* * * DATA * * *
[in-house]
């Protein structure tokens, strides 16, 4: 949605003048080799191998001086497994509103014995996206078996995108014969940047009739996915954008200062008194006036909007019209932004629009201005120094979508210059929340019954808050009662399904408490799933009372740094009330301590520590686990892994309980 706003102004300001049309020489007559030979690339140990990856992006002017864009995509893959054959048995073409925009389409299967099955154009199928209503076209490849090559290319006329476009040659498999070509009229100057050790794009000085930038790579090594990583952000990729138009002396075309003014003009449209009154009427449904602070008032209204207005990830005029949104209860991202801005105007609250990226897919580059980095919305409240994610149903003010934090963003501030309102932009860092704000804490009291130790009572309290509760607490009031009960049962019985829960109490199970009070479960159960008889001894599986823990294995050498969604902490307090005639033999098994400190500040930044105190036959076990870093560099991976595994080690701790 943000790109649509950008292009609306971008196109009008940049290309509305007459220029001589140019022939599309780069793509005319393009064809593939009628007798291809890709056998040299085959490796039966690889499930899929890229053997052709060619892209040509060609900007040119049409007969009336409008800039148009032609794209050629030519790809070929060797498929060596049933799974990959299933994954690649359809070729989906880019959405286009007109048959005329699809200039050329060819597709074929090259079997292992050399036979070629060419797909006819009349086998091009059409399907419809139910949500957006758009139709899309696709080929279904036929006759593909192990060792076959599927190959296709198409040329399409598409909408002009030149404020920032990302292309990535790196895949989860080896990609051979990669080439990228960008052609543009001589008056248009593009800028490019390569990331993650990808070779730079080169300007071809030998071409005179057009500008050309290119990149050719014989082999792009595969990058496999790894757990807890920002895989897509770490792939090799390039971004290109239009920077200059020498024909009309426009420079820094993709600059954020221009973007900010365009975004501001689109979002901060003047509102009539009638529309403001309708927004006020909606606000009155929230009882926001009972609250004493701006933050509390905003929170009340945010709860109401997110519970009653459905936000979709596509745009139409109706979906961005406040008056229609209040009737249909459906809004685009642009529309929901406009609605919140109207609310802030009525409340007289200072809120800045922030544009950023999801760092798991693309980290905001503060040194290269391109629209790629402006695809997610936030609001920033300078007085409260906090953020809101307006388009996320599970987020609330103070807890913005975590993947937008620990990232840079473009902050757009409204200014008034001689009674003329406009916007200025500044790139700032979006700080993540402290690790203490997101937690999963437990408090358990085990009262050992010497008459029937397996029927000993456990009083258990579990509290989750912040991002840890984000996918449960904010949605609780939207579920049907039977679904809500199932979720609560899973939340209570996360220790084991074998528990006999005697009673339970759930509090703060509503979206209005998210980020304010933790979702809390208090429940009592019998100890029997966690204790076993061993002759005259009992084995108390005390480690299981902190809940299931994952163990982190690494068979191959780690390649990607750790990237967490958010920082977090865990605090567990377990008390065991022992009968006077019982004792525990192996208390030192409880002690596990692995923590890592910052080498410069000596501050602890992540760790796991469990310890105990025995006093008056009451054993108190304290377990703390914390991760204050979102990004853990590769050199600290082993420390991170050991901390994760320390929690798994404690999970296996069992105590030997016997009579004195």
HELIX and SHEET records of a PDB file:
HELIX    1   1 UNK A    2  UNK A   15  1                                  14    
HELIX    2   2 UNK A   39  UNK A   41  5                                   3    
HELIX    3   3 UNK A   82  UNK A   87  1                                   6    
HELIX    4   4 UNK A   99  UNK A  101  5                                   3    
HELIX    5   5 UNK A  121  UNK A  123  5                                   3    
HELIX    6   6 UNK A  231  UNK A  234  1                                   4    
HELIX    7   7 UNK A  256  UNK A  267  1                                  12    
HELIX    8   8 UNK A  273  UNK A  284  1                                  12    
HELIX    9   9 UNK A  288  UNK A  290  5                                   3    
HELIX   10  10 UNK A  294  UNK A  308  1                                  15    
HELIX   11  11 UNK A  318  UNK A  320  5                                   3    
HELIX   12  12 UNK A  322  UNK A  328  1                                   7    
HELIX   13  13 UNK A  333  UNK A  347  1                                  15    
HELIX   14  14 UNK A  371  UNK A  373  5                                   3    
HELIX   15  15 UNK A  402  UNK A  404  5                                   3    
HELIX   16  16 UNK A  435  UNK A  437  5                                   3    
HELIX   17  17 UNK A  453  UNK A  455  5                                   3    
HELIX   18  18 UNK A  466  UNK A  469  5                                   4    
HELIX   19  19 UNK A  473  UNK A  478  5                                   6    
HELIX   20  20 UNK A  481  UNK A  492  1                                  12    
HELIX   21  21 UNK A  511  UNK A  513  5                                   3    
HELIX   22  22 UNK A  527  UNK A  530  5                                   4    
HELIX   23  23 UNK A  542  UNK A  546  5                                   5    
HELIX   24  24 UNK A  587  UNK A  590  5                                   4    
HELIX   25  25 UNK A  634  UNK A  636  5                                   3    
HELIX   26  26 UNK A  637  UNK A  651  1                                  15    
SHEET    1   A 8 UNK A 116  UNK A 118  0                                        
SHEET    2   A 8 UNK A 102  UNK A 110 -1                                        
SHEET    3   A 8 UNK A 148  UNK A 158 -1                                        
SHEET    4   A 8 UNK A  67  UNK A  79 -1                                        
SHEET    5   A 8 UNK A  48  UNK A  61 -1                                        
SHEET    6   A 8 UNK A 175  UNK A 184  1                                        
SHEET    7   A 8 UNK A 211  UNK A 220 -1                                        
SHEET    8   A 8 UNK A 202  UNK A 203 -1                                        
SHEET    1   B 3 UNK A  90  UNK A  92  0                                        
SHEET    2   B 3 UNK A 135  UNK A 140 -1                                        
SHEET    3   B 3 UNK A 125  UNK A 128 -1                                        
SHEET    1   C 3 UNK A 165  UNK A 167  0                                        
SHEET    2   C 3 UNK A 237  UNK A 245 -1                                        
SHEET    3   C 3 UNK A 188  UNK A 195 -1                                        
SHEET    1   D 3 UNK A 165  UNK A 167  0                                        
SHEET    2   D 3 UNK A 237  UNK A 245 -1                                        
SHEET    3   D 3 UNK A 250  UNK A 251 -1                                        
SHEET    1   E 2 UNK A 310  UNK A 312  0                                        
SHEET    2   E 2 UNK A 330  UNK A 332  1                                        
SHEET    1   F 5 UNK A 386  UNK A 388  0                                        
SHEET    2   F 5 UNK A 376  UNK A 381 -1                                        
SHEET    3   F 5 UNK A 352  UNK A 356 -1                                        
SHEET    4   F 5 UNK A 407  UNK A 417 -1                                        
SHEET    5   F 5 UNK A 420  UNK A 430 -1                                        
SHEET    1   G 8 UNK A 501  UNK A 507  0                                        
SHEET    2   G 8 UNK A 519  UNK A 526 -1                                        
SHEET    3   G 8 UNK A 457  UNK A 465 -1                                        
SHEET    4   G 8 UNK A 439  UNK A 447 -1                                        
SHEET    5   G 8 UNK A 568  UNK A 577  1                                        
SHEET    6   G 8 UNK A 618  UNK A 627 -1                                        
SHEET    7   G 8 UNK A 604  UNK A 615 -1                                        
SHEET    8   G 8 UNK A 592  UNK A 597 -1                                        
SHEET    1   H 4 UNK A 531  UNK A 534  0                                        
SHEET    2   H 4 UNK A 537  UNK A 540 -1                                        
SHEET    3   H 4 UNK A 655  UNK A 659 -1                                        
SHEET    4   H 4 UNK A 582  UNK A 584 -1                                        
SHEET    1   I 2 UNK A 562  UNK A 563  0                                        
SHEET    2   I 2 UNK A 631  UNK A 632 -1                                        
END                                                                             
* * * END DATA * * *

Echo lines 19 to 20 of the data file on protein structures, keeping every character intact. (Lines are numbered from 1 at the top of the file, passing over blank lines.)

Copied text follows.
HELIX   16  16 UNK A  435  UNK A  437  5                                   3    
HELIX   17  17 UNK A  453  UNK A  455  5                                   3    